“When I saw the finished portrait on his easel and had to look at my long face, the somewhat affectedly spread out fingers, and red and black checkered shift, and the short legs, I realised Dix had created a very strange painting, one that gained him much recognition, but also much criticism.” By the time Dix painted von Harden in 1926, he had become somewhat notorious as the angry, handsome young man that everybody loved to hate. He was receiving commissions from people who found it a privilege to be painted in his flaw-celebrating manner. His own taste in sitters was for people like Sylvia, and others living on the borders of social acceptability – prostitutes, show girls and drug addicts were among his favourite subjects.

He often declared: ‘Either I’ll become famous or notorious.’ And he managed to achieve both.

In 1925, Dix moved to Berlin, which was in the grip of astonishing inflation: one US dollar equalled 14 million Deutsche marks. The city, and the painter, became heavily influenced by American culture when the US swooped in to bail out Germany, which had been crippled by the Treaty of Versailles. Dix revelled in the American spirit, finding it an appropriate outlet for his rebellious nature. He adored visiting cinemas showing American movies, and dance halls playing American music – he was a great dancer and gained the nickname “Jimmy the Shimmy”.

Ilse Fischer wrote in her profile of Dix that his appearance was striking, with “the smoothly combed blonde hair of an American, dressed in the American style, the cut of his suits with exaggeratedly wide padded shoulders, short trousers, and an unnaturally high waistline”.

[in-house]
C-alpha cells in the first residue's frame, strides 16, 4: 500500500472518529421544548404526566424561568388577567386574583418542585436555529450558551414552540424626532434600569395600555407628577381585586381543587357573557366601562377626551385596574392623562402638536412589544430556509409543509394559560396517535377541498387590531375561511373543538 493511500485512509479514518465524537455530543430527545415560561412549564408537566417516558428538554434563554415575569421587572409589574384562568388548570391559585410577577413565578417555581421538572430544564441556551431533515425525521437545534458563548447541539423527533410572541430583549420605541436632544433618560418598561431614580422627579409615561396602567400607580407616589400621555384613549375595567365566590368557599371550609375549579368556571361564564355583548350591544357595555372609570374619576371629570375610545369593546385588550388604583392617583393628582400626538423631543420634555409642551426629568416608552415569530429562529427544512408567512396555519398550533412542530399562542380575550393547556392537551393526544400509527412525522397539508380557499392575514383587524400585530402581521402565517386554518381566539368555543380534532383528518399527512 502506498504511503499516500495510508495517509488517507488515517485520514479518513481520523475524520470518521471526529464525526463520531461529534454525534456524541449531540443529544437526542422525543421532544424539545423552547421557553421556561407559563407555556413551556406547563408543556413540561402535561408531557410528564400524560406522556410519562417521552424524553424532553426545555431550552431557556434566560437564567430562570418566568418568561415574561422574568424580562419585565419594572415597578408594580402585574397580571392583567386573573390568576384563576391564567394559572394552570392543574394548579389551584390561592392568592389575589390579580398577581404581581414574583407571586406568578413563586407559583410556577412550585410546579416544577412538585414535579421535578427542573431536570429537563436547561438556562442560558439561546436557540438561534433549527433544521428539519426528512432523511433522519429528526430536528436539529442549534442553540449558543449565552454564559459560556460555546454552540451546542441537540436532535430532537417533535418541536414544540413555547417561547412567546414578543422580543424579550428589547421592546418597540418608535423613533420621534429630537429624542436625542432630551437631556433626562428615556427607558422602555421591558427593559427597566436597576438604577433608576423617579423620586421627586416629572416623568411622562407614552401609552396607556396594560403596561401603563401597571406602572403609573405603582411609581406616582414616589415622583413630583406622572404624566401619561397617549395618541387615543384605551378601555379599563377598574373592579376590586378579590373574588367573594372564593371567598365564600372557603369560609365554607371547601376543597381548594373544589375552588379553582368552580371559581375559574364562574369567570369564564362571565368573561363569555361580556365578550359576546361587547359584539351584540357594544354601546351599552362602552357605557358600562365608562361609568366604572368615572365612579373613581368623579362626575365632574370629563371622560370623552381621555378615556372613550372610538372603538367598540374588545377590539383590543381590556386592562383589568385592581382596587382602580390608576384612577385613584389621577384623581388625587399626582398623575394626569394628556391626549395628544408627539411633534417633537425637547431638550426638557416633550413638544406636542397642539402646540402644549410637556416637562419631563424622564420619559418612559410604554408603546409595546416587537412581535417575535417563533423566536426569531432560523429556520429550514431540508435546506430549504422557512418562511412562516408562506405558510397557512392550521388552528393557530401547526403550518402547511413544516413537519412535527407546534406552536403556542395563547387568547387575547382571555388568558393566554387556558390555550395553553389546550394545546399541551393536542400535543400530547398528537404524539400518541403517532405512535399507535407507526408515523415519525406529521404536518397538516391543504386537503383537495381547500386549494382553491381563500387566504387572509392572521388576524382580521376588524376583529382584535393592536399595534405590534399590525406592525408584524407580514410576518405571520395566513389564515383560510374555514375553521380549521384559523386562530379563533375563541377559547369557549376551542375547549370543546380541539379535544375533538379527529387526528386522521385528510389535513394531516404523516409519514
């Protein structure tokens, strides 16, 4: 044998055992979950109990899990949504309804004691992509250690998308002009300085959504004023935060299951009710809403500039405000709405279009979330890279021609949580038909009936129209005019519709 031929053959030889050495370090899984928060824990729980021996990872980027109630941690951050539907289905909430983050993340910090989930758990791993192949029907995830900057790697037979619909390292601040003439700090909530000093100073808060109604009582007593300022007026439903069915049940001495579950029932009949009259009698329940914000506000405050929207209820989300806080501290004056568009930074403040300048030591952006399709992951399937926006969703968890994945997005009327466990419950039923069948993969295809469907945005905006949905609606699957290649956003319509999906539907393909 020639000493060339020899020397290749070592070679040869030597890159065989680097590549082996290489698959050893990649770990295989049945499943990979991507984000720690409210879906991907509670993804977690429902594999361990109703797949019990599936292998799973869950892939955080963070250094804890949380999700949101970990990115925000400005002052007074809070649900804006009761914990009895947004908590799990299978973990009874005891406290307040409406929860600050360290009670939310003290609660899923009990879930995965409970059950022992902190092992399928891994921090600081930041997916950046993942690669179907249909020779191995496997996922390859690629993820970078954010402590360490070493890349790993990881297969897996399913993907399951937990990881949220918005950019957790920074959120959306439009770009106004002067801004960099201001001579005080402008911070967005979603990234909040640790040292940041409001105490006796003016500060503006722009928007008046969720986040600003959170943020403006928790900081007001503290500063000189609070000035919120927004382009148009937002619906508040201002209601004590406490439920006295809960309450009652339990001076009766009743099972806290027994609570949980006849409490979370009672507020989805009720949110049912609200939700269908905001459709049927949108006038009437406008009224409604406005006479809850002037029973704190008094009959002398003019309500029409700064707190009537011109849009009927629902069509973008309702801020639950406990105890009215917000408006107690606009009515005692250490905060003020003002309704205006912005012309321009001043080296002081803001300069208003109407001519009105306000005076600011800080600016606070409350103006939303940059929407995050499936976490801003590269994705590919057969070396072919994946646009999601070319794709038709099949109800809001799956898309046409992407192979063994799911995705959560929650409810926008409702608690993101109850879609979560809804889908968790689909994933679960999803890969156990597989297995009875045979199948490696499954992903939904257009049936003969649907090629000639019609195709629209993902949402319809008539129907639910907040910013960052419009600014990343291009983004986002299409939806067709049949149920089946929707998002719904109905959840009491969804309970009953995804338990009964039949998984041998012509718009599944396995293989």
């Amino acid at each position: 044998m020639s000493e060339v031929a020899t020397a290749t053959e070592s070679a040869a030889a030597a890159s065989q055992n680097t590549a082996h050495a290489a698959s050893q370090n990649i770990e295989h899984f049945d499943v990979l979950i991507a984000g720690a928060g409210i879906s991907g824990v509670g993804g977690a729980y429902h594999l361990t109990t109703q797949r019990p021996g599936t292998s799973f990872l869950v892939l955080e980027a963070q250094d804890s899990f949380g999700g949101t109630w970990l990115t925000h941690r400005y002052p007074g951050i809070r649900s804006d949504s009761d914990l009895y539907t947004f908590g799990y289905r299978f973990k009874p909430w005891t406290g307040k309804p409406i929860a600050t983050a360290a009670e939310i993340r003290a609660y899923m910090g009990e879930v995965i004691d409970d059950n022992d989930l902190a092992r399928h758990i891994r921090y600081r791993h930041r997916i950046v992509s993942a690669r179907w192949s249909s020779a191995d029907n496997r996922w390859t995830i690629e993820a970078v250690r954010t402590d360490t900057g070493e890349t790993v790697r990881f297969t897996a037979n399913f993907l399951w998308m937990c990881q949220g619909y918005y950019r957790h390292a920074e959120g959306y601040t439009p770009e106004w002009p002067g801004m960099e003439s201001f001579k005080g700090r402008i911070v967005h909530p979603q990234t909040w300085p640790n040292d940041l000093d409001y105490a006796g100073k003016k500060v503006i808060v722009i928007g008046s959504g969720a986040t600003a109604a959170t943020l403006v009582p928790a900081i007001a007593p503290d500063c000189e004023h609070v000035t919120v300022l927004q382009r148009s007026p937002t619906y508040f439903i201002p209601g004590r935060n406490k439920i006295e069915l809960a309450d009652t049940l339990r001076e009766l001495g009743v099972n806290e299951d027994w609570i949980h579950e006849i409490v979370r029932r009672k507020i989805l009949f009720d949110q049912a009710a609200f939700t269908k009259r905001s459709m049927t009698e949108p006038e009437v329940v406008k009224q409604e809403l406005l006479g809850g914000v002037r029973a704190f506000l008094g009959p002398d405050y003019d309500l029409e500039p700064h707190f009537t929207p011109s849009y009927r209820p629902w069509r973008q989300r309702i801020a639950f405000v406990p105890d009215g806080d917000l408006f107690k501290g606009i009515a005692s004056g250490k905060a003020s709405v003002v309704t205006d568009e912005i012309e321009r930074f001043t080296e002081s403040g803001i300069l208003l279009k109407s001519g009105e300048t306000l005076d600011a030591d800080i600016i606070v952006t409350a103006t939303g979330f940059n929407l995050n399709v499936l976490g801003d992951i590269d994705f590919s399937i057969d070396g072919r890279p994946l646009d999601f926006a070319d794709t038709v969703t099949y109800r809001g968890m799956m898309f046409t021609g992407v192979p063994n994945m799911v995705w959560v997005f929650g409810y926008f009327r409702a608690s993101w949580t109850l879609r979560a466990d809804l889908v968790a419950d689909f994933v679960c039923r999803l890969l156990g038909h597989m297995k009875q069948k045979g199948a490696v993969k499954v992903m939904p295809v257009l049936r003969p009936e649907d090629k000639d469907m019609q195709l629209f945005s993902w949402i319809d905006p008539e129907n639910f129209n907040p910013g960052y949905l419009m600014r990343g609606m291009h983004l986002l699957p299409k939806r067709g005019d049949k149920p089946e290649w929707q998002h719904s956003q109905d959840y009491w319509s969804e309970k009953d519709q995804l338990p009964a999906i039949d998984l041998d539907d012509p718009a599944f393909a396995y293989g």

He was, undoubtedly, a somewhat vain man who produced many self-portraits, kinder to himself than to most of his hapless subjects. He often declared: “Either I’ll become famous or notorious.” And he managed to achieve both.

Berlin in the Twenties was a vibrant metropolis, cited as providing “the highest level of intellectual production in human history”. Certainly, Germany at the time was considered by many as the country with the most advanced science, technology, literature, philosophy and art.

A man looks at pieces from Nazi-curated travelling exhibition 'Degenerate Art'

Dix’s ideas and style gained him both many admirers and detractors. Fischer said: “He falls between the classes, outspoken critic of the bourgeoisie, but he also can’t stand the working class – unrefined, herd mentality, narrow minds. He’s an outsider. He attacks his subject, whatever it might be, violently and impulsively. He dismembers and dissects the naked object with the lustfulness of a sex murderer. But, like the psychopath... he leaves the scene of the crime feeling sobered and empty.”

The Nazis were not enamoured of Dix and included him in their 1937 Degenerate Art Exhibition, banned him from exhibiting elsewhere, and even burned some of his paintings. In 1933, he had also been dismissed from his teaching position at the Dresden Academy of Fine Arts. The letter sacking him read: “Your paintings are a gross offence to moral feelings. You’ve painted pictures liable to undermine the German will to defend itself.” When he applied for professorship at Stuttgart Academy, they wrote back, insultingly asking for examples of his work, as if they had never heard of him, and denied him the position. 

Dix retreated to Lake Constance and spent the rest of his life there, feeling exiled. He had lost his subject matter of stimulating portraiture and started painting landscapes instead, never fulfilling again his artistic needs, which were so focused on society and unorthodox people.

© Charles Saatchi 2018